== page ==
She should be upstairs, in front of a mirror, without a glass of wine, doing the job properly. The instinct is to move on. Lean over on creaking knees and take a little look. What is going on there? There is a picture of myself at thirteen.
The bedroom of a large manse in Scotland, a little chilly, windows open on to a view of hills. I have a few drops of bright blood between my legs. I found them earlier, in the toilet, freshly staining the skin. I have managed to tell my mother. This was not easy. She had five children and was often unavailable.
She is carrying a contraption made of white pads and cotton ropes. I have no idea where she got it, whether it is one of her own, or whether she had it in waiting for this moment. It looks like a kind of harness for the bottom half of the body. I remember the dirty pink and turquoise colours of the wrapping, aimed to capture femininity and hygiene, and somehow soiling both.
Then she turns to go. Her voice accelerates; seems to become more chilly. There is supper to cook, the washing to put out, the dogs to walk, the little ones to take care of. The next image is a scuffed green prefab building, Primary Seven, the last year before secondary school. I have seen these shapes for years inscribed on toilet walls and bus shelters. To see them posted up on a blackboard in this way seems obscene. The sperm fertilises the egg, which is implanted in the lining of the womb and fed via the umbilical cord with nutrient-rich blood from the mother.
You may do so confidentially. At the front, I watch her unfold it and frown. Later, the consequences of this self-hatred, the internalised phobia of the feminine. A yo-yo pattern of binge-eating and dieting. No, Mother, I will not become you however hard you try to fill me full of the food that will turn me into you.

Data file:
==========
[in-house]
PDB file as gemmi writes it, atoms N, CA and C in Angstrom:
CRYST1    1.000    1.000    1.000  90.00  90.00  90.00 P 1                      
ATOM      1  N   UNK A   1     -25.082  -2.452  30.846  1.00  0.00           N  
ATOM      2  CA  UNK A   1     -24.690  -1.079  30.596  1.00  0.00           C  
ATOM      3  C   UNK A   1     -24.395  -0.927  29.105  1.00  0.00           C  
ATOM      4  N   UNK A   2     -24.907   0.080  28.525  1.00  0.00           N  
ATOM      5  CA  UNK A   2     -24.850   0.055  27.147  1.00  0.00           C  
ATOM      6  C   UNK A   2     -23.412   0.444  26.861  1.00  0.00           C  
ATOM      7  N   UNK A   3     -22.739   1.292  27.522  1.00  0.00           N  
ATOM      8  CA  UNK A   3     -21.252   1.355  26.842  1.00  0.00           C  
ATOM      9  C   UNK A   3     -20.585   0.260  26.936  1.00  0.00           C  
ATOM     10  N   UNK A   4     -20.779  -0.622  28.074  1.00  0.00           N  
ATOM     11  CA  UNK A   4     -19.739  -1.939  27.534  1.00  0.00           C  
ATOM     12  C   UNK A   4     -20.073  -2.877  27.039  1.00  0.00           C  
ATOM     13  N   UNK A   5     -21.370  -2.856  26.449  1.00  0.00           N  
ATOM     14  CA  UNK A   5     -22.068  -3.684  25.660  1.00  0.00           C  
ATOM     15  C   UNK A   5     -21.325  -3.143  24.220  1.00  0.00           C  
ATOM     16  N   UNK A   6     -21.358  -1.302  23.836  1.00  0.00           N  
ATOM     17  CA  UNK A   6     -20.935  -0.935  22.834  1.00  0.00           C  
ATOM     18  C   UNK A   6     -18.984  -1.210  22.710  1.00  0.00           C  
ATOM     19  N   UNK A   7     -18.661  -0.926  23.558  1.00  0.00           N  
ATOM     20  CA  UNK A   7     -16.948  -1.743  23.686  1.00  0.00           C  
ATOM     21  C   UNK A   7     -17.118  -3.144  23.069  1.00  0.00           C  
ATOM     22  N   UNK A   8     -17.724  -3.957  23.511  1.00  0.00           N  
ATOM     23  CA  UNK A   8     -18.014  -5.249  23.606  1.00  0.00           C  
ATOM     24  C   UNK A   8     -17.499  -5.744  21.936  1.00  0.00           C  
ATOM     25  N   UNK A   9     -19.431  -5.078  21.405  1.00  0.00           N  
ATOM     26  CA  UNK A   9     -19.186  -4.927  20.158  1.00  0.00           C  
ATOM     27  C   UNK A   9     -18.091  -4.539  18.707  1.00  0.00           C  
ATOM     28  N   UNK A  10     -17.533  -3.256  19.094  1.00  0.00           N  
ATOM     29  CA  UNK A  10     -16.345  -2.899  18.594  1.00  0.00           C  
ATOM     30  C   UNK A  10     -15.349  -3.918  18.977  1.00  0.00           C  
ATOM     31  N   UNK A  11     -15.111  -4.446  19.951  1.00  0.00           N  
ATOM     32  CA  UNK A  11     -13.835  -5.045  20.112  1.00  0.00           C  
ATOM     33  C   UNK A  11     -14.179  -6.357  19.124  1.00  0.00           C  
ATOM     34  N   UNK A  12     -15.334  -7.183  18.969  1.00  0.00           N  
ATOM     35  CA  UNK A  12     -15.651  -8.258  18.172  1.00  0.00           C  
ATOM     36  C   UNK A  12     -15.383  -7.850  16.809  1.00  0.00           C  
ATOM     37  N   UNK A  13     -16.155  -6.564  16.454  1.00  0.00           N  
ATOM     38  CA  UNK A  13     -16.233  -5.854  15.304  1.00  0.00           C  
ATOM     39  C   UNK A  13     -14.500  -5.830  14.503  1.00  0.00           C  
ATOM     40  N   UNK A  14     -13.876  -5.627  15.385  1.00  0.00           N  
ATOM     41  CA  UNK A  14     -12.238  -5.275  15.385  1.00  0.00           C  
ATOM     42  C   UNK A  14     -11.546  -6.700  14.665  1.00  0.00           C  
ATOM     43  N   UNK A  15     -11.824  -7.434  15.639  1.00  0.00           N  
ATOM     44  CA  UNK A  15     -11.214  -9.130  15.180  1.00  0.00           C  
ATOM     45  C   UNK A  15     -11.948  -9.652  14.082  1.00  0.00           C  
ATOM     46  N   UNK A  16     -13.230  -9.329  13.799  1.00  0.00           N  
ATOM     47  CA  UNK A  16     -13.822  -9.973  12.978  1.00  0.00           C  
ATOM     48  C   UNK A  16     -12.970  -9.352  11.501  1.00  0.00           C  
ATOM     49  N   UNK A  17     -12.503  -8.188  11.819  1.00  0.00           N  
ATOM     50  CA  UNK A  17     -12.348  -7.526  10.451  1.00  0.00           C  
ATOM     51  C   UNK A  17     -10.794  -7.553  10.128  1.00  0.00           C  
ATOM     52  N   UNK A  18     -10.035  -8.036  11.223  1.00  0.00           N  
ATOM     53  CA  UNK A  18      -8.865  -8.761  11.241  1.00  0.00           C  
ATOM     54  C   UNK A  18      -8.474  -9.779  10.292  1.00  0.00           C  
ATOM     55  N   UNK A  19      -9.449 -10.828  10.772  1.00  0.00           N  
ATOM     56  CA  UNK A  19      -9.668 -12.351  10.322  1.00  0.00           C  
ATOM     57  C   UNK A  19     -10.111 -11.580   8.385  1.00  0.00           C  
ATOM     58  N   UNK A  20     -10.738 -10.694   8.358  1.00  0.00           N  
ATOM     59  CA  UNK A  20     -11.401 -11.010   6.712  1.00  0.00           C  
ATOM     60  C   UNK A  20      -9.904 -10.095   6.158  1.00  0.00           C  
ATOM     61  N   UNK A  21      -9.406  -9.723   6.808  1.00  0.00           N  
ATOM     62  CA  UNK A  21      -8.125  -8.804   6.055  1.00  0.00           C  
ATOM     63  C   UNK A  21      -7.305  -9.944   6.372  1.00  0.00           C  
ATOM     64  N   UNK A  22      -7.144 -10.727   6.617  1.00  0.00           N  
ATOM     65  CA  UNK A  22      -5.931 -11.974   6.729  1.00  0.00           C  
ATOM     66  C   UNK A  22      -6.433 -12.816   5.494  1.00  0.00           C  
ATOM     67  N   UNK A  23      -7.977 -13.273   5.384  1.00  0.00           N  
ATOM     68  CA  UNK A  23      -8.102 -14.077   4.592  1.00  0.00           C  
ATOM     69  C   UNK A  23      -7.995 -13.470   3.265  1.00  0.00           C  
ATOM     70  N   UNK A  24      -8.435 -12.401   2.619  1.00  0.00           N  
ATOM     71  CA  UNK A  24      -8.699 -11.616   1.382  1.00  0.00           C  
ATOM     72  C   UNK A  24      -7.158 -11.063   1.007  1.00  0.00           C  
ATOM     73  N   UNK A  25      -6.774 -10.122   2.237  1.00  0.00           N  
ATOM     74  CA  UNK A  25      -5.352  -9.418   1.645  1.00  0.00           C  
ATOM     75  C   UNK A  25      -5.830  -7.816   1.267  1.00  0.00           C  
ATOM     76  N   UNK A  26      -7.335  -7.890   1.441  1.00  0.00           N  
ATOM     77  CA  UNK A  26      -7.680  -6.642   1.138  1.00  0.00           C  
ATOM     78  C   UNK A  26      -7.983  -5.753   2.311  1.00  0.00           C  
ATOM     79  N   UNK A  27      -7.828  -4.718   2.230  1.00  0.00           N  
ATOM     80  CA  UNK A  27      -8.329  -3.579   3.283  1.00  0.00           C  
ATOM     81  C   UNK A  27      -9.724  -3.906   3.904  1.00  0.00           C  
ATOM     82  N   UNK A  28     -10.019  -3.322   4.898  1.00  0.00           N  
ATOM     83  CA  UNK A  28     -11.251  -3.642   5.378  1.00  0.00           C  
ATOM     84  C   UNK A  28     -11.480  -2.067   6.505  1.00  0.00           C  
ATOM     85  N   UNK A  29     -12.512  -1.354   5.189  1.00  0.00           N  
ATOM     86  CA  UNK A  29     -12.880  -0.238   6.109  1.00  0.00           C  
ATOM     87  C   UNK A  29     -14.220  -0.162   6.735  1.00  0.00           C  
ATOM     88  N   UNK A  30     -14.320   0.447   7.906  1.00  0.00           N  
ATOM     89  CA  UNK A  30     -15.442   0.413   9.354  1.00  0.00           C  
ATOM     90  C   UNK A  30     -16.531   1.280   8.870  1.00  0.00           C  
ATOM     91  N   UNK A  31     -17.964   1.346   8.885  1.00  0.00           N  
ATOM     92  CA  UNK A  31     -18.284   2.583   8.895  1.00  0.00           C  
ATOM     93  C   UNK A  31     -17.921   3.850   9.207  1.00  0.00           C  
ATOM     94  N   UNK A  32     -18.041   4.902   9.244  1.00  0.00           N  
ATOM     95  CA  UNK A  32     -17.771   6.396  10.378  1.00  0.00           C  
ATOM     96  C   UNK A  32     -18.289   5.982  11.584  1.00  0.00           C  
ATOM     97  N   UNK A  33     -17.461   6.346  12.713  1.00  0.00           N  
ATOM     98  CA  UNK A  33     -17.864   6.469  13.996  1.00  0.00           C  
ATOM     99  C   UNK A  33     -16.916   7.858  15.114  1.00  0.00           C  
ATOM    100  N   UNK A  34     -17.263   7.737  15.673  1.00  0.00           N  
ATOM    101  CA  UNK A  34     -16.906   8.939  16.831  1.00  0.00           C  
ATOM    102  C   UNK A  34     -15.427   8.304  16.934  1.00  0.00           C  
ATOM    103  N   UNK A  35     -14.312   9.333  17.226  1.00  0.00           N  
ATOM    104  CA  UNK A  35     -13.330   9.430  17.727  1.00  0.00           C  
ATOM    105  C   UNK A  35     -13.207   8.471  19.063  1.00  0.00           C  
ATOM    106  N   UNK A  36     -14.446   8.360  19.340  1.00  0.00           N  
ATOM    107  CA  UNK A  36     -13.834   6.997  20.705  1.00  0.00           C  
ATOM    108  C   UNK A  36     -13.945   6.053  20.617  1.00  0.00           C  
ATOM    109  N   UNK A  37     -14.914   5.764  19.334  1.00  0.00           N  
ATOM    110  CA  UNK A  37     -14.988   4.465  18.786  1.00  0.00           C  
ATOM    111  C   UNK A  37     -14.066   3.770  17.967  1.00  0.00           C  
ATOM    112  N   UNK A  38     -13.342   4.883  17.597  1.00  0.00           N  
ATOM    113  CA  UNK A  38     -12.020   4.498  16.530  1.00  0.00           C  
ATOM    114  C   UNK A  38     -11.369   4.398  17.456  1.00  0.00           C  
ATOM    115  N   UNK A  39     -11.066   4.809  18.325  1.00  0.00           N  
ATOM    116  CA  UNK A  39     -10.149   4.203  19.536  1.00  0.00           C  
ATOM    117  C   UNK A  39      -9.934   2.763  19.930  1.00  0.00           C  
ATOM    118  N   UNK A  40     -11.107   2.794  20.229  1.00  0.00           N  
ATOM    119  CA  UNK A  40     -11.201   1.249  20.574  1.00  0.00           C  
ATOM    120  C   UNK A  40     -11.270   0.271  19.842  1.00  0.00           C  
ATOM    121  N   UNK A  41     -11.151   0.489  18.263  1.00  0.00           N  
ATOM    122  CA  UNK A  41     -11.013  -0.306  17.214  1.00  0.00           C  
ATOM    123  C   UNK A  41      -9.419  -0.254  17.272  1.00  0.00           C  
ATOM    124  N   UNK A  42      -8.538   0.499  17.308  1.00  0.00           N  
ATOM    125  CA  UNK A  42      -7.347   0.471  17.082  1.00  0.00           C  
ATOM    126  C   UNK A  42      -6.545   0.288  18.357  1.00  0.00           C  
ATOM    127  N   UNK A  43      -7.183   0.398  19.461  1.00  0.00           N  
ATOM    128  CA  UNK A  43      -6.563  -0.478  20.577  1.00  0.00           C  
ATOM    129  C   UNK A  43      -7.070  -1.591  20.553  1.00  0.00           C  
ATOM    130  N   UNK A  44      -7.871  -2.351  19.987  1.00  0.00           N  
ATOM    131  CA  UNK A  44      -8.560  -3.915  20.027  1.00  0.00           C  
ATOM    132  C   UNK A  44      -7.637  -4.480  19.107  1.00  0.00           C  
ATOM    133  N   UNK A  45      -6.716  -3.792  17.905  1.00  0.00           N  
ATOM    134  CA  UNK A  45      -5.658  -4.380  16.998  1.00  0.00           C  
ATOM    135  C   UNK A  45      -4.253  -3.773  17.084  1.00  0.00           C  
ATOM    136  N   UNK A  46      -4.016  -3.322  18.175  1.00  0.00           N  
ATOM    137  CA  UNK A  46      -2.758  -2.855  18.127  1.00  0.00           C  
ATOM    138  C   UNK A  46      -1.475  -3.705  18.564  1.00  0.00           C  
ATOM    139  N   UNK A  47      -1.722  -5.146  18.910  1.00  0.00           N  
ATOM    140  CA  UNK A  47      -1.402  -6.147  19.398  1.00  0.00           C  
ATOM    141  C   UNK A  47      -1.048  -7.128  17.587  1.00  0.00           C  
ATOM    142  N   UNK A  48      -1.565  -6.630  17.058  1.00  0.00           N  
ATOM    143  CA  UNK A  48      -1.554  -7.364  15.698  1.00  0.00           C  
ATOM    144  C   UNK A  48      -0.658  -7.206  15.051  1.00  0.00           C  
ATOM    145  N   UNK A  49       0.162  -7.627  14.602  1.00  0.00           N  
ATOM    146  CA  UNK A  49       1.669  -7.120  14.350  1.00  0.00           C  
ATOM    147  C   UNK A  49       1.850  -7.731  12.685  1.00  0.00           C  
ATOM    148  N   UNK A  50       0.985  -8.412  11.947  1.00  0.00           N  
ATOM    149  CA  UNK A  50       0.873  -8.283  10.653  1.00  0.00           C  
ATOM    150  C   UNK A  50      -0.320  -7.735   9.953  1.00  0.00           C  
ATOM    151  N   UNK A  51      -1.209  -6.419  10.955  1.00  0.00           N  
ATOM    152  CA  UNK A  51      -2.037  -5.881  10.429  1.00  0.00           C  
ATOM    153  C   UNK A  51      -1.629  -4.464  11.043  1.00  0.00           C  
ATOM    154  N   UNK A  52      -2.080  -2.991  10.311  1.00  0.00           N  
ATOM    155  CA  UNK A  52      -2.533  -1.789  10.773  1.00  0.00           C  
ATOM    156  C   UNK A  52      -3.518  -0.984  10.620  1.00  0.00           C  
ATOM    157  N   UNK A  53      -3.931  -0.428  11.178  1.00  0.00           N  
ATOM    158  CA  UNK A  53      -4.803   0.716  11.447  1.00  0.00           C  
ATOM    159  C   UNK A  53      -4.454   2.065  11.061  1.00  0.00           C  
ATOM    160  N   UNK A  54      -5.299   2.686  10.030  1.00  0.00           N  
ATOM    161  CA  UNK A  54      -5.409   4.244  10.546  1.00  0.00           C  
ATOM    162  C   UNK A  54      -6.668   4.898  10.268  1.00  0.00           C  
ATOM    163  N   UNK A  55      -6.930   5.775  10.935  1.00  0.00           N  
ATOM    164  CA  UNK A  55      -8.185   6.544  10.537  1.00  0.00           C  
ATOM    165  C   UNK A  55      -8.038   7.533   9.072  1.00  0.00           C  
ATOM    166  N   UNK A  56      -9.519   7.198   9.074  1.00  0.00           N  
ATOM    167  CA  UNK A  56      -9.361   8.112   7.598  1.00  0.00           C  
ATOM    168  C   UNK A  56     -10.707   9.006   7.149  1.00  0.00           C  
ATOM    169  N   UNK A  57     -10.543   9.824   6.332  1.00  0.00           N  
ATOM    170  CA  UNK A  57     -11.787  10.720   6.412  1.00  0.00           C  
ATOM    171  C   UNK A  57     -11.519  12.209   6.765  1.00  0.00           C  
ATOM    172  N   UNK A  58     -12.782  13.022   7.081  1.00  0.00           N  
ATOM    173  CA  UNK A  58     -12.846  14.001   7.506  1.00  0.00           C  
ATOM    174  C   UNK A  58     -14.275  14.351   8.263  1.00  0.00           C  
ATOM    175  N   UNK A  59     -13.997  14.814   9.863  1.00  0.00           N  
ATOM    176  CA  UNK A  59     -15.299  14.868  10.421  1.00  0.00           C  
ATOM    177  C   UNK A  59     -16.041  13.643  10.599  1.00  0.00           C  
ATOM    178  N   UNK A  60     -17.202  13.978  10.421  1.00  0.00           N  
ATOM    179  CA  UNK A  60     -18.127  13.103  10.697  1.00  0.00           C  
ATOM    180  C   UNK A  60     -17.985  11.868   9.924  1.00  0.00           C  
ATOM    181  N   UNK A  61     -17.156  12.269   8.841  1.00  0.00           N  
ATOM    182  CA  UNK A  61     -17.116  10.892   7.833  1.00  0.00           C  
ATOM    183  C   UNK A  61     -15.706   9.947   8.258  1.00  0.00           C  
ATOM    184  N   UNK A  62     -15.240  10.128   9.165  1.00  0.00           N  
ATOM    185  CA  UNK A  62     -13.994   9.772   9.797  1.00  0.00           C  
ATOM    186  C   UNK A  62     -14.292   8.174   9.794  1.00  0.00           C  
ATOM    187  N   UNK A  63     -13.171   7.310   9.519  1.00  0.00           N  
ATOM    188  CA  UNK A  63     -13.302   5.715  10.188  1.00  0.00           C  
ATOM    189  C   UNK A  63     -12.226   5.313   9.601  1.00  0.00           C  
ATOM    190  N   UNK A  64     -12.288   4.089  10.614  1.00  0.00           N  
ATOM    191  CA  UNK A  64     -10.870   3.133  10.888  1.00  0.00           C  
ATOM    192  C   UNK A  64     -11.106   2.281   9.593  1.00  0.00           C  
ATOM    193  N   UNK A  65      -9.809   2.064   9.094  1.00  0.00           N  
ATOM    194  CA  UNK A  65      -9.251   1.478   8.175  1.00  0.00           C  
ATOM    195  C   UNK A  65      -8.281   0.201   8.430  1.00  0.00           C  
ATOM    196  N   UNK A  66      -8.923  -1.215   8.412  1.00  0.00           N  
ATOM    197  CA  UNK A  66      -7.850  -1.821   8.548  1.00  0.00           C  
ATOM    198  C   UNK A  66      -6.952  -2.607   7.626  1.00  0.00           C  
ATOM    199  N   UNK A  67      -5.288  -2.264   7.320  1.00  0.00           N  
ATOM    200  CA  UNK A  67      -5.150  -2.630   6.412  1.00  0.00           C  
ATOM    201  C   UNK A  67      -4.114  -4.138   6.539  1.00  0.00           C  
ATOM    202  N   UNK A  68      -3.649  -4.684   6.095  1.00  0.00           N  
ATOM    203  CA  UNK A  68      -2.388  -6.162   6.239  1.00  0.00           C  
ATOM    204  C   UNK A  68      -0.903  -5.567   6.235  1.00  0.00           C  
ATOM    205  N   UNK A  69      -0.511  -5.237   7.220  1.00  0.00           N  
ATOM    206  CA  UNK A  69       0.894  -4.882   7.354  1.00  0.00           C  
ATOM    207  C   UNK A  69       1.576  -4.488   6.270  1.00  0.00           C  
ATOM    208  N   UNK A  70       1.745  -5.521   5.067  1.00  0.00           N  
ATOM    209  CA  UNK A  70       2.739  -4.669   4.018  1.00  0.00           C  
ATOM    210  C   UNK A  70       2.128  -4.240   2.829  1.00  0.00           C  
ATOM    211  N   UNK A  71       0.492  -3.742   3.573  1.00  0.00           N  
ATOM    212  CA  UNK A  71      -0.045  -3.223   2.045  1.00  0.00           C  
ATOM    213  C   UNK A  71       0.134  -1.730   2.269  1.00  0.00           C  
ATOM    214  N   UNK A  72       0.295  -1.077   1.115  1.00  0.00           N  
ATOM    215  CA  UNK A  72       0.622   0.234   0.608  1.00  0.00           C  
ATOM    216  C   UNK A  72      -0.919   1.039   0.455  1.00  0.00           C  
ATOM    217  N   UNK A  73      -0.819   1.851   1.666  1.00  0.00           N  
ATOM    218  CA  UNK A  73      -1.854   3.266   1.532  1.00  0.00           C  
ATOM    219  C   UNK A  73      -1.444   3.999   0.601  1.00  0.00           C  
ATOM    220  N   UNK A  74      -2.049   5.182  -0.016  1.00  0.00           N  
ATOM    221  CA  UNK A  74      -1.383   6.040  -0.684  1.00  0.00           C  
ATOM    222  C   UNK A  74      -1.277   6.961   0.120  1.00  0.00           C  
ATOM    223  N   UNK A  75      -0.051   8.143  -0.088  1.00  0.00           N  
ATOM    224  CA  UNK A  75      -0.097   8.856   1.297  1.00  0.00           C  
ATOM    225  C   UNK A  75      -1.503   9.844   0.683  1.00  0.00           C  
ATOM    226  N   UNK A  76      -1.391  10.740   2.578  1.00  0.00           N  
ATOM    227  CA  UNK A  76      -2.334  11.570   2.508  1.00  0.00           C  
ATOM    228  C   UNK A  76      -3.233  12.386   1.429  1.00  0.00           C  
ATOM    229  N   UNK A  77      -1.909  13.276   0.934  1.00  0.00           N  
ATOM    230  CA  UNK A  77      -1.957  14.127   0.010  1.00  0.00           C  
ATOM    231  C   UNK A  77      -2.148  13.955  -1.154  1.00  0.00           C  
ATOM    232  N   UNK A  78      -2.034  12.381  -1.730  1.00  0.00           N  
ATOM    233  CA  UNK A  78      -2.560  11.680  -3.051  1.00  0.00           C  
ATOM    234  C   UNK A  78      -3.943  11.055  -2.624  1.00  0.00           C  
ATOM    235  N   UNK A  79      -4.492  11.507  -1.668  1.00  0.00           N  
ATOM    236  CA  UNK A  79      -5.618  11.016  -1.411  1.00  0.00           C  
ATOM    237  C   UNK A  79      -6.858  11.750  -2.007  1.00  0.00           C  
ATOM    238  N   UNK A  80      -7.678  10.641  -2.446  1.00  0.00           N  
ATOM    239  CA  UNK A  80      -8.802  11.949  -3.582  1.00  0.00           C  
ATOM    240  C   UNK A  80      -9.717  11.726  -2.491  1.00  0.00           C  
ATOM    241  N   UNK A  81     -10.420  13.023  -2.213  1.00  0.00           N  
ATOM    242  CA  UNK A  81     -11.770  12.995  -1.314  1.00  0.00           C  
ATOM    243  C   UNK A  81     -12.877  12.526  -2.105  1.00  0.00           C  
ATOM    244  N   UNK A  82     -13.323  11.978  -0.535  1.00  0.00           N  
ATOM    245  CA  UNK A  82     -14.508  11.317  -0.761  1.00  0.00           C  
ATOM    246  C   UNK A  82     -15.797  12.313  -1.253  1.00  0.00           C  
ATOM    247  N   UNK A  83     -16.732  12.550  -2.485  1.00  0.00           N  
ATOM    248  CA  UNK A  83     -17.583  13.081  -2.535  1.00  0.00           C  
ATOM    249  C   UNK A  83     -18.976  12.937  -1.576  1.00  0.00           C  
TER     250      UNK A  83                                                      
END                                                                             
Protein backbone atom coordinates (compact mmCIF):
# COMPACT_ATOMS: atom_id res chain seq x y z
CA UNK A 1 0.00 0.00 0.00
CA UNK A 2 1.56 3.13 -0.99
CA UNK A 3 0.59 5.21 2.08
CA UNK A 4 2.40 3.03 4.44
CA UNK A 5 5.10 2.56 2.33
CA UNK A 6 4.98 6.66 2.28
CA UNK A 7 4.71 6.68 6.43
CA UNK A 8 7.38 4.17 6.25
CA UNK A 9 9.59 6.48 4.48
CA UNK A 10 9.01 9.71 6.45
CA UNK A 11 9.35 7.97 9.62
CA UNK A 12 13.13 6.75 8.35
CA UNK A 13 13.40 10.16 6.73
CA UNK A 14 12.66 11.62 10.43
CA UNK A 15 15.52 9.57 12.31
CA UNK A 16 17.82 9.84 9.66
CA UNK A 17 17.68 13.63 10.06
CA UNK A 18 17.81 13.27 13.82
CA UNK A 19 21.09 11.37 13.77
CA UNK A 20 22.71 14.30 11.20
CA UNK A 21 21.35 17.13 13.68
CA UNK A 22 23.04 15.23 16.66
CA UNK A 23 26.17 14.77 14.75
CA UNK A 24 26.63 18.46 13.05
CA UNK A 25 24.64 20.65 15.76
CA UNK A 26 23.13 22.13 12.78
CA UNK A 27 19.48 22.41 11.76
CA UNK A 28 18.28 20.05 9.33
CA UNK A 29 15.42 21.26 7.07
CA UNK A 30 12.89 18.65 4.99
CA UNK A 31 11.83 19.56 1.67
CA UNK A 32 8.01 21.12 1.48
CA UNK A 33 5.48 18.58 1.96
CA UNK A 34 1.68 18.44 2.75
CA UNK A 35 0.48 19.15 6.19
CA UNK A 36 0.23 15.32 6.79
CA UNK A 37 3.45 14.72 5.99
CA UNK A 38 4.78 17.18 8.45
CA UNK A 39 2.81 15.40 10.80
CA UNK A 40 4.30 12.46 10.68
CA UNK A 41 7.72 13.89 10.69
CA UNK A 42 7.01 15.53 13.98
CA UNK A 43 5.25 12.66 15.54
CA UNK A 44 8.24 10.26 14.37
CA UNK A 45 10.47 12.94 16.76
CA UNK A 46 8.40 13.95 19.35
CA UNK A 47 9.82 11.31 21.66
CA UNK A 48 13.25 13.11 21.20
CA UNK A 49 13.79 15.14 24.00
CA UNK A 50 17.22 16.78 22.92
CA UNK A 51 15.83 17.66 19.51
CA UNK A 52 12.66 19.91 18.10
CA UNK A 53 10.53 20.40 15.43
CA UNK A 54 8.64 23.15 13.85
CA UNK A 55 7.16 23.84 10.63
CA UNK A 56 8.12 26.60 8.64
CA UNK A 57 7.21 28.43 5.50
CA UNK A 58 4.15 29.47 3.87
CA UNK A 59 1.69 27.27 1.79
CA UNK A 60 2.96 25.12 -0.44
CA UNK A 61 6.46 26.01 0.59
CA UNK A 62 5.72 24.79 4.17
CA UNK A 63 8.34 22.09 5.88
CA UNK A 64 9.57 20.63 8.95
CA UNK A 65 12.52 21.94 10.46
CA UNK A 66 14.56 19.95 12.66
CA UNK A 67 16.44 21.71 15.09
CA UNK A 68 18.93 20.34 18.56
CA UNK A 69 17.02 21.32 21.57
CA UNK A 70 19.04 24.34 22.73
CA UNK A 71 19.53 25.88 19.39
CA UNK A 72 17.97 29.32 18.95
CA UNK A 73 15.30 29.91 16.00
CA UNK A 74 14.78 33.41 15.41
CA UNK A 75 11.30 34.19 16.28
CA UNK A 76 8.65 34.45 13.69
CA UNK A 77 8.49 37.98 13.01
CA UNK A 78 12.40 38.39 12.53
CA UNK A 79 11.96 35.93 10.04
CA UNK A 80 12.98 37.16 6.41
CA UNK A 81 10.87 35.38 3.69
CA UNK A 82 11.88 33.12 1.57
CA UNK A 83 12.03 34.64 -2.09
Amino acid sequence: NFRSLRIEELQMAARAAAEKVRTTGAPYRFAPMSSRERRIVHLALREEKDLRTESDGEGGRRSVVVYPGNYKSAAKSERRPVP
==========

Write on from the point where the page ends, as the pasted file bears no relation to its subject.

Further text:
I will stopper up my mouth. Your cooking, which you so poignantly love God knows why; how can it rescue you?
Excerpt: Eating Pomegranates: A memoir of mothers, daughters and the breast cancer gene
I shall defy you, refuse to grow belly, thighs, breasts. If you force the issue, I shall refuse to grow at all. I will not be destroyed by pregnancy after pregnancy until I am tired and broken and old beyond my years. I will not surrender myself to the tyranny of the male will. To be granted only half a place at the hearth. To be forced to offer cups of tea, meals, compliance, concession, admiration, desperation, anything to buy off the outpourings of male frustration and discontent.
And I shall not die. Suddenly and catastrophically at forty-two. Leaving five children and a husband behind. Until my dead mother walks back into the bedroom, kneels before me, and talks me tenderly through how to put on that contraption, with her eyes resting calmly on mine, her voice kind and measured, how am I to grow up? I may be forty-four.
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I may have children now myself. But I am still waiting.
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For how long did Hades have to press them on her before she ate?